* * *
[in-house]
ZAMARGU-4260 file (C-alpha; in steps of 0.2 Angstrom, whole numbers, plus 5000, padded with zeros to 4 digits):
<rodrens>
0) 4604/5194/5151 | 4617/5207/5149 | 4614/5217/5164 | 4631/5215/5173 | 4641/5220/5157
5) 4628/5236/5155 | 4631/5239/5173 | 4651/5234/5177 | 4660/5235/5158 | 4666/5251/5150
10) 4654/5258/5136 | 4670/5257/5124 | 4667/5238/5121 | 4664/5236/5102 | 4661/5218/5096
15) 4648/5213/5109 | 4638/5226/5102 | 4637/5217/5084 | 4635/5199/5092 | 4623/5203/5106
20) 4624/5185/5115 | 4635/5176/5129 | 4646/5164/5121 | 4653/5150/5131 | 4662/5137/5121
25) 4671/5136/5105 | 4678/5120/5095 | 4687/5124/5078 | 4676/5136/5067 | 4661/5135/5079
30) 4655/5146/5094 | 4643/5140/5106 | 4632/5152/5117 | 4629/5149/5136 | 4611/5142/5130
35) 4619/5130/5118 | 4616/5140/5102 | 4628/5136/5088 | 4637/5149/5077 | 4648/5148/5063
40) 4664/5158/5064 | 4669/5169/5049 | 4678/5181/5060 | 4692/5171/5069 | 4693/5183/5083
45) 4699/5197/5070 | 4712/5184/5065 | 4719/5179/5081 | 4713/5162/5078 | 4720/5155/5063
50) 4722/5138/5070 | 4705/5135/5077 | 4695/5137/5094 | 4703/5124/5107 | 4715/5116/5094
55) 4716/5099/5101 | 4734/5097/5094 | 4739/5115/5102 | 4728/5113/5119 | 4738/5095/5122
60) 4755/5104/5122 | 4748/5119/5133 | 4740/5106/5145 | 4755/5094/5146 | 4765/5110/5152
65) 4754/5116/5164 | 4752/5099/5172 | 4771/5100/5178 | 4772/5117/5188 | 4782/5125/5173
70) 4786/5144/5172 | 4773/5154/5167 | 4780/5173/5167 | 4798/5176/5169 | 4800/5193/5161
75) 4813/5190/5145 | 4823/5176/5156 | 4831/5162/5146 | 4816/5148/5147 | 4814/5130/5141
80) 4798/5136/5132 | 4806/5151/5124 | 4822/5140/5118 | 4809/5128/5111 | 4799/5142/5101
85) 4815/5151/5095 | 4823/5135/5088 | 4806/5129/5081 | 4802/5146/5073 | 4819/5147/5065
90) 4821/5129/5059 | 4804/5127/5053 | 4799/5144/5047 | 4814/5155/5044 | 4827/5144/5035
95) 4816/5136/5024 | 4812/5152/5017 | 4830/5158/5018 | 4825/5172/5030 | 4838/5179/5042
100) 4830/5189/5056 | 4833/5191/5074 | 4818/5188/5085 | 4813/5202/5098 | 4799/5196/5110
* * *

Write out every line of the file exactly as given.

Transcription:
[in-house]
ZAMARGU-4260 file (C-alpha; in steps of 0.2 Angstrom, whole numbers, plus 5000, padded with zeros to 4 digits):
<rodrens>
0) 4604/5194/5151 | 4617/5207/5149 | 4614/5217/5164 | 4631/5215/5173 | 4641/5220/5157
5) 4628/5236/5155 | 4631/5239/5173 | 4651/5234/5177 | 4660/5235/5158 | 4666/5251/5150
10) 4654/5258/5136 | 4670/5257/5124 | 4667/5238/5121 | 4664/5236/5102 | 4661/5218/5096
15) 4648/5213/5109 | 4638/5226/5102 | 4637/5217/5084 | 4635/5199/5092 | 4623/5203/5106
20) 4624/5185/5115 | 4635/5176/5129 | 4646/5164/5121 | 4653/5150/5131 | 4662/5137/5121
25) 4671/5136/5105 | 4678/5120/5095 | 4687/5124/5078 | 4676/5136/5067 | 4661/5135/5079
30) 4655/5146/5094 | 4643/5140/5106 | 4632/5152/5117 | 4629/5149/5136 | 4611/5142/5130
35) 4619/5130/5118 | 4616/5140/5102 | 4628/5136/5088 | 4637/5149/5077 | 4648/5148/5063
40) 4664/5158/5064 | 4669/5169/5049 | 4678/5181/5060 | 4692/5171/5069 | 4693/5183/5083
45) 4699/5197/5070 | 4712/5184/5065 | 4719/5179/5081 | 4713/5162/5078 | 4720/5155/5063
50) 4722/5138/5070 | 4705/5135/5077 | 4695/5137/5094 | 4703/5124/5107 | 4715/5116/5094
55) 4716/5099/5101 | 4734/5097/5094 | 4739/5115/5102 | 4728/5113/5119 | 4738/5095/5122
60) 4755/5104/5122 | 4748/5119/5133 | 4740/5106/5145 | 4755/5094/5146 | 4765/5110/5152
65) 4754/5116/5164 | 4752/5099/5172 | 4771/5100/5178 | 4772/5117/5188 | 4782/5125/5173
70) 4786/5144/5172 | 4773/5154/5167 | 4780/5173/5167 | 4798/5176/5169 | 4800/5193/5161
75) 4813/5190/5145 | 4823/5176/5156 | 4831/5162/5146 | 4816/5148/5147 | 4814/5130/5141
80) 4798/5136/5132 | 4806/5151/5124 | 4822/5140/5118 | 4809/5128/5111 | 4799/5142/5101
85) 4815/5151/5095 | 4823/5135/5088 | 4806/5129/5081 | 4802/5146/5073 | 4819/5147/5065
90) 4821/5129/5059 | 4804/5127/5053 | 4799/5144/5047 | 4814/5155/5044 | 4827/5144/5035
95) 4816/5136/5024 | 4812/5152/5017 | 4830/5158/5018 | 4825/5172/5030 | 4838/5179/5042
100) 4830/5189/5056 | 4833/5191/5074 | 4818/5188/5085 | 4813/5202/5098 | 4799/5196/5110